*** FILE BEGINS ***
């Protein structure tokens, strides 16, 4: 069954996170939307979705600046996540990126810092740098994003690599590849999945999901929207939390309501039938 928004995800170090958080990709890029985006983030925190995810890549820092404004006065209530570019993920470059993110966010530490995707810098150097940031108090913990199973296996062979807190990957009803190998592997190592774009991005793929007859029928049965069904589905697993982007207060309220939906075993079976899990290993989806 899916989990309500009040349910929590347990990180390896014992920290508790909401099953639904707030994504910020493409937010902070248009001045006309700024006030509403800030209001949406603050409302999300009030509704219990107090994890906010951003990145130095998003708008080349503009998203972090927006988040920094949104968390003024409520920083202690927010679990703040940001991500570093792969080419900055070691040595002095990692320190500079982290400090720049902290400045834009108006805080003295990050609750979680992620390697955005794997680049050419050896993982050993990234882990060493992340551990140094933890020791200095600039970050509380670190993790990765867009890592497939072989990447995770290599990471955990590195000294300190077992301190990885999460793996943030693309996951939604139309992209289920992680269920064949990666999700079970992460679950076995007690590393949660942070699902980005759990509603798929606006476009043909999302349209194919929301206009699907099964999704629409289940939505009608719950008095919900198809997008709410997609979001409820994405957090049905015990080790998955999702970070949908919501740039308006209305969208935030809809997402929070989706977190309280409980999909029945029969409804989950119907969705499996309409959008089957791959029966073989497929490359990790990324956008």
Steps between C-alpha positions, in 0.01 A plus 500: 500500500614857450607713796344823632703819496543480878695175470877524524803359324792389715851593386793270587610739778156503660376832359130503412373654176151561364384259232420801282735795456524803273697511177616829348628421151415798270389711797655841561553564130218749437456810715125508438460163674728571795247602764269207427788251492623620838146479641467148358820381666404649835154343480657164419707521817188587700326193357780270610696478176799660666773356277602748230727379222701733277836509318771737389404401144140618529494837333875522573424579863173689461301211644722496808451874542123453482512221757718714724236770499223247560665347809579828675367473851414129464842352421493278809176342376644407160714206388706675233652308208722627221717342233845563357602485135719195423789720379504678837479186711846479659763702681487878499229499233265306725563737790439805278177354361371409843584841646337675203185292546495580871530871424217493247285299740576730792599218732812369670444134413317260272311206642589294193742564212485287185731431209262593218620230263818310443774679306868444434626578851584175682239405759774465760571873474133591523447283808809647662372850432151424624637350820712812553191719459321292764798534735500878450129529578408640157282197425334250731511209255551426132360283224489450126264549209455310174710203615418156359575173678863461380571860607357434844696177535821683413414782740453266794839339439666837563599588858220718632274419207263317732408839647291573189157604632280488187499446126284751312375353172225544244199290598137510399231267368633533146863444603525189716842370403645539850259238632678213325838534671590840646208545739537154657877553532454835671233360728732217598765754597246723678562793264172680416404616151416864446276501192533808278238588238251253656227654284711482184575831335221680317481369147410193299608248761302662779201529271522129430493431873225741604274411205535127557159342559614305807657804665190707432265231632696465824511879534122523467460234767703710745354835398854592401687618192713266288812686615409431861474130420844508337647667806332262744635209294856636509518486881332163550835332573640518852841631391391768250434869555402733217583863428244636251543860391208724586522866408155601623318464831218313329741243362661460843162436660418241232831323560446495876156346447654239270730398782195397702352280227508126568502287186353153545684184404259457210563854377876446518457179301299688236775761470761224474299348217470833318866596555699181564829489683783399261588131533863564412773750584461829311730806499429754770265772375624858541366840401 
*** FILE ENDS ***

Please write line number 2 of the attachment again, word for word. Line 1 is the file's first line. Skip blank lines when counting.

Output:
Steps between C-alpha positions, in 0.01 A plus 500: 500500500614857450607713796344823632703819496543480878695175470877524524803359324792389715851593386793270587610739778156503660376832359130503412373654176151561364384259232420801282735795456524803273697511177616829348628421151415798270389711797655841561553564130218749437456810715125508438460163674728571795247602764269207427788251492623620838146479641467148358820381666404649835154343480657164419707521817188587700326193357780270610696478176799660666773356277602748230727379222701733277836509318771737389404401144140618529494837333875522573424579863173689461301211644722496808451874542123453482512221757718714724236770499223247560665347809579828675367473851414129464842352421493278809176342376644407160714206388706675233652308208722627221717342233845563357602485135719195423789720379504678837479186711846479659763702681487878499229499233265306725563737790439805278177354361371409843584841646337675203185292546495580871530871424217493247285299740576730792599218732812369670444134413317260272311206642589294193742564212485287185731431209262593218620230263818310443774679306868444434626578851584175682239405759774465760571873474133591523447283808809647662372850432151424624637350820712812553191719459321292764798534735500878450129529578408640157282197425334250731511209255551426132360283224489450126264549209455310174710203615418156359575173678863461380571860607357434844696177535821683413414782740453266794839339439666837563599588858220718632274419207263317732408839647291573189157604632280488187499446126284751312375353172225544244199290598137510399231267368633533146863444603525189716842370403645539850259238632678213325838534671590840646208545739537154657877553532454835671233360728732217598765754597246723678562793264172680416404616151416864446276501192533808278238588238251253656227654284711482184575831335221680317481369147410193299608248761302662779201529271522129430493431873225741604274411205535127557159342559614305807657804665190707432265231632696465824511879534122523467460234767703710745354835398854592401687618192713266288812686615409431861474130420844508337647667806332262744635209294856636509518486881332163550835332573640518852841631391391768250434869555402733217583863428244636251543860391208724586522866408155601623318464831218313329741243362661460843162436660418241232831323560446495876156346447654239270730398782195397702352280227508126568502287186353153545684184404259457210563854377876446518457179301299688236775761470761224474299348217470833318866596555699181564829489683783399261588131533863564412773750584461829311730806499429754770265772375624858541366840401 